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Year : 2019  |  Volume : 9  |  Issue : 4  |  Page : 193-196  

Emergency focused assessment with sonography in blunt trauma abdomen

1 Department of Vascular Surgery, Indraprastha Apollo Hospital, New Delhi, India
2 Departments of General Surgery, Christian Medical College, Ludhiana, Punjab, India
3 Departments of Radiodiagnosis, Christian Medical College, Ludhiana, Punjab, India

Date of Submission22-Feb-2019
Date of Decision08-May-2019
Date of Acceptance08-Aug-2019
Date of Web Publication11-Oct-2019

Correspondence Address:
Navdeep Singh Saini
Department of Surgery, Christian Medical College and Hospital, Brown Road, Ludhiana - 141 008, Punjab
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Source of Support: None, Conflict of Interest: None

DOI: 10.4103/ijabmr.IJABMR_273_19

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Background: Focused assessment with sonography in trauma (FAST) being a rapid noninvasive examination is used primarily to evaluate for the evidence of traumatic free fluid suggestive of injury in the peritoneal, pericardial, and pleural cavities. It is widely recognized as a mainstream emergency skill in the management of trauma. Aim: The aim of the study is to evaluate the accuracy of FAST in patients presenting with blunt abdominal trauma. Methods: Data were collected prospectively from FAST scans conducted in blunt trauma abdomen (BTA) patients. Positive and negative FAST scans were confirmed either with contrast-enhanced computed tomography (CECT) abdomen or with exploratory laparotomy, thus dividing it further into four groups, i.e., true-positive, false-positive, true-negative, and false-negative scans. After collecting the data, accuracy of FAST was calculated. Results: In this study, a total of 104 patients were included. The mean age was 38.17 years. Most common cause of BTA was road traffic accident. The overall sensitivity, specificity, and accuracy of FAST were 69.8%, 92.1%, and 80.8%, respectively. Conclusion: This study showed that FAST is of paramount importance in patients who are hemodynamically unstable as it has a high positive predictive value. However, a FAST-negative result should always be confirmed by other modalities.

Keywords: Blunt trauma abdomen, contrast-enhanced computed tomography, focused assessment with sonography in trauma

How to cite this article:
Engles S, Saini NS, Rathore S. Emergency focused assessment with sonography in blunt trauma abdomen. Int J App Basic Med Res 2019;9:193-6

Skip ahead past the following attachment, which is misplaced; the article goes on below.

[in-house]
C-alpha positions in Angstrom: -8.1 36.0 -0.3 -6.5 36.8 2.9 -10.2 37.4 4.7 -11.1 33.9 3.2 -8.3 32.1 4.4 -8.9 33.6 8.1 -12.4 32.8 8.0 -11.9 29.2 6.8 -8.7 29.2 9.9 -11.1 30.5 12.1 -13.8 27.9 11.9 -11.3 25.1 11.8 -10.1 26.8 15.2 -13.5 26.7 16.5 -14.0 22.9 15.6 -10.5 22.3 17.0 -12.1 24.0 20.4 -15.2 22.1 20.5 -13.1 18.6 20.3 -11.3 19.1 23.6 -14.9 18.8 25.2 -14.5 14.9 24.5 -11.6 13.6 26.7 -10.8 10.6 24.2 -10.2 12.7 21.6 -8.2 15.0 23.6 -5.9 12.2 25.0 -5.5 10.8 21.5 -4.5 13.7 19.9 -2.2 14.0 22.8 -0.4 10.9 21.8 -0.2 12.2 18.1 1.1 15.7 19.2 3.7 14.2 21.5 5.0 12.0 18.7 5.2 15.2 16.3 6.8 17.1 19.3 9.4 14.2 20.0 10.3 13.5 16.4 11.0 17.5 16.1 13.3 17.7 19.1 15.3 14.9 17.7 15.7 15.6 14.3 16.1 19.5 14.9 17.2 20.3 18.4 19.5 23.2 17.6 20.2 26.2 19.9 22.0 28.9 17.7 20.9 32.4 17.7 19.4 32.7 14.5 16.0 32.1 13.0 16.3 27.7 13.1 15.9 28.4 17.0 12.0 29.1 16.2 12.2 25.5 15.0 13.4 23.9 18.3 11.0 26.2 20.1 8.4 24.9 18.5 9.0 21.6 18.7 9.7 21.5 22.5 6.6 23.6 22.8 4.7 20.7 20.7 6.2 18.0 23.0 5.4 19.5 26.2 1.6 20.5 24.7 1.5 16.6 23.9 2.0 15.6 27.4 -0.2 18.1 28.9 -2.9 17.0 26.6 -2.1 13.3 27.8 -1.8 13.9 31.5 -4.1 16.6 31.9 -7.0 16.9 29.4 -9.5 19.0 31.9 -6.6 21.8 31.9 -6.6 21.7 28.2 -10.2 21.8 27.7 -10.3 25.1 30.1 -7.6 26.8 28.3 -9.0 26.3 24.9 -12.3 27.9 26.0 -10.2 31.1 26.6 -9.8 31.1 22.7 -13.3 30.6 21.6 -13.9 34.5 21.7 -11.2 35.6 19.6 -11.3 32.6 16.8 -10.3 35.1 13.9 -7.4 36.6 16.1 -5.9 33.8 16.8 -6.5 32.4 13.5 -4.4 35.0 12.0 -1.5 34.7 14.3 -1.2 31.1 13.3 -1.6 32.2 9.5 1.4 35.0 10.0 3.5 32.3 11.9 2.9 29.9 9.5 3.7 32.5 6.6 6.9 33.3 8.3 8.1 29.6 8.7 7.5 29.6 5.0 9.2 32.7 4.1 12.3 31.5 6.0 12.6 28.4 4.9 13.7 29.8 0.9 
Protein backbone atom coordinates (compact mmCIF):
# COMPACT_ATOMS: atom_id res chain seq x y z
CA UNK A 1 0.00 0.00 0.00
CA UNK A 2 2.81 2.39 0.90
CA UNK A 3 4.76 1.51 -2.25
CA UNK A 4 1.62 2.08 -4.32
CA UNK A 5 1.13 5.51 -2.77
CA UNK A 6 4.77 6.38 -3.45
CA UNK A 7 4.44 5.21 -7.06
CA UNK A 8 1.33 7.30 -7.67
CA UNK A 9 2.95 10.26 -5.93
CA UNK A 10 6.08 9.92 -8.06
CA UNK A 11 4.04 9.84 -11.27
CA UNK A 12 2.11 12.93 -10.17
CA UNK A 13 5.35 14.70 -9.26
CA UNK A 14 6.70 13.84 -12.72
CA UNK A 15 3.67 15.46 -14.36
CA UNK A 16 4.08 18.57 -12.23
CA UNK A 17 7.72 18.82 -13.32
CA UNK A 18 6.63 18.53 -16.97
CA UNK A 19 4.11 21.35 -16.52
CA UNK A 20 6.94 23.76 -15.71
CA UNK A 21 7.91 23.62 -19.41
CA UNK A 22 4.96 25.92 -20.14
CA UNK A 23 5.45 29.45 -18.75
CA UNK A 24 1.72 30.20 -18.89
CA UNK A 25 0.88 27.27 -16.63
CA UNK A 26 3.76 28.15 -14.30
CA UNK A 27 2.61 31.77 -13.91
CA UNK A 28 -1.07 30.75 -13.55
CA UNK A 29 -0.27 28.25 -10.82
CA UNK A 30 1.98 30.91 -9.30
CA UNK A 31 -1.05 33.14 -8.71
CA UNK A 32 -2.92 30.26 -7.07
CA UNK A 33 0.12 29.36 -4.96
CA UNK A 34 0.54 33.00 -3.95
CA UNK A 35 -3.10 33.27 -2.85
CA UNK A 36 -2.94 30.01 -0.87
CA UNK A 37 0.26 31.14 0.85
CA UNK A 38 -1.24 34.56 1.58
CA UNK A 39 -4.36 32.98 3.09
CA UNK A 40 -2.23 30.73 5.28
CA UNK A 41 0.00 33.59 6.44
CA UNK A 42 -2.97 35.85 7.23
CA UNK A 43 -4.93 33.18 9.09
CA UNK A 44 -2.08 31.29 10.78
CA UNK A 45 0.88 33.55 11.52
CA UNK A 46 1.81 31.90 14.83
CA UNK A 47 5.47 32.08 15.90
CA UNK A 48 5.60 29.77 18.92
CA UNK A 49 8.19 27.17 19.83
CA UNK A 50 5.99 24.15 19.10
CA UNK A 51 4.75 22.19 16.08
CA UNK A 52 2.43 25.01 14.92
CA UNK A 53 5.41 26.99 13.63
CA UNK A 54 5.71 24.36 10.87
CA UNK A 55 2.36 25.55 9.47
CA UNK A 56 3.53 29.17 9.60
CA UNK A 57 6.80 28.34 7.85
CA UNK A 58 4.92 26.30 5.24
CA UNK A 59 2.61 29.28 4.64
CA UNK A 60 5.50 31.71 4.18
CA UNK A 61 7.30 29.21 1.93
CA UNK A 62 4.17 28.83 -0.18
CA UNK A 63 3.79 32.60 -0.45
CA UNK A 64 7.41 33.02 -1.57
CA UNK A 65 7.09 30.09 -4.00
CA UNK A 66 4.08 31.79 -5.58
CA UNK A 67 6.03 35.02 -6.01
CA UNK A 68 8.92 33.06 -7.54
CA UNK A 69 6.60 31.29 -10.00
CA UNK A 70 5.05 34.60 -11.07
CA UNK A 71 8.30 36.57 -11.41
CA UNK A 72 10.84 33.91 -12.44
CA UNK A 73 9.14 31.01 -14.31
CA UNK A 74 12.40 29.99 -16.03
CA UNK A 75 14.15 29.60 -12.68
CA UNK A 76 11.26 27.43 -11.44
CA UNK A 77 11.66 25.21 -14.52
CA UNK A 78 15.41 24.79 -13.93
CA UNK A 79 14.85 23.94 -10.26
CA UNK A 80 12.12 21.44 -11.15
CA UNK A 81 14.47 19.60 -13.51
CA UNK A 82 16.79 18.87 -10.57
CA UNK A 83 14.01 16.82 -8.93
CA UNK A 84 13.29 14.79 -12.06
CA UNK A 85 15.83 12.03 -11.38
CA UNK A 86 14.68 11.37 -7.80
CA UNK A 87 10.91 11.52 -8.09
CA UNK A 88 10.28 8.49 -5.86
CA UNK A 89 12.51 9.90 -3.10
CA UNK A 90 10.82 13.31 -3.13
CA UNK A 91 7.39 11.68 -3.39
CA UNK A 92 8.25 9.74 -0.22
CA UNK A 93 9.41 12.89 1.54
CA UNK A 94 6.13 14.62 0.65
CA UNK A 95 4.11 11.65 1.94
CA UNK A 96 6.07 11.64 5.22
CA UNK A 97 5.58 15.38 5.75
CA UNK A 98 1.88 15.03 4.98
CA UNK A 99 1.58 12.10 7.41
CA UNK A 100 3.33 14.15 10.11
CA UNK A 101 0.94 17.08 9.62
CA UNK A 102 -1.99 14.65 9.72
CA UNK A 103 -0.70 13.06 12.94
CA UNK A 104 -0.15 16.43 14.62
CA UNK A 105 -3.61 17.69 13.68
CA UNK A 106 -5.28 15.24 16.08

How to cite this URL:
Engles S, Saini NS, Rathore S. Emergency focused assessment with sonography in blunt trauma abdomen. Int J App Basic Med Res [serial online] 2019 [cited 2021 Oct 22];9:193-6. Available from: https://www.ijabmr.org/text.asp?2019/9/4/193/268937

   Introduction Top

Abdominal injuries have been reported as the leading cause of preventable deaths in trauma victims. Thus, the objective evaluation of the abdomen by imaging methods becomes necessary in such patients.[1] In 1996, Rozycki et al. coined the term focused assessment with sonography in trauma (FAST) that stands for FAST.[2] According to the ATLS protocol, FAST should be performed immediately after the primary survey. It is a very useful tool in hemodynamically unstable patients. Studies have shown that FAST decreases time for appropriate intervention by 64%–76%, reduces the requirement for computed tomography (CT) scanning, and decreases complication rates and length of hospital stay.[3] It can be done in 5 min and consists of 4–6 views (3–5 intra-abdominal and 1 cardiac), with the intent being the identification of free fluid within the abdomen. The specificity of FAST has been reported to be in the range from 98% to 100%.[4] Various studies done have shown the accuracy of FAST to be in the range from 98% to 99%.[5] What has made it so popular is the fact that it decreases the time needed for diagnosis and it can be executed at the bedside. It is noninvasive, and it does not require a contrast medium or radiation. It is safe in pregnant woman and in children and can be performed serially. It has high specificity to detect free fluid, between 98% and 100%. It can be used to diagnose and assess the degree of hemoperitoneum. Despite all these advantages, it has its own pitfalls which include a lower sensitivity to detect peritoneal fluid, between 73% and 88%, inability to detect retroperitoneal fluid, a limited ability to detect organ lesions, being operator dependent, and difficult in obese individuals.[6] For these reasons, abdominal CT is considered the radiological gold standard. Although considered the gold standard, drawbacks of CT include possible artifacts due to the patient's movement, possible renal toxicity, radiation exposure, and cost.[7]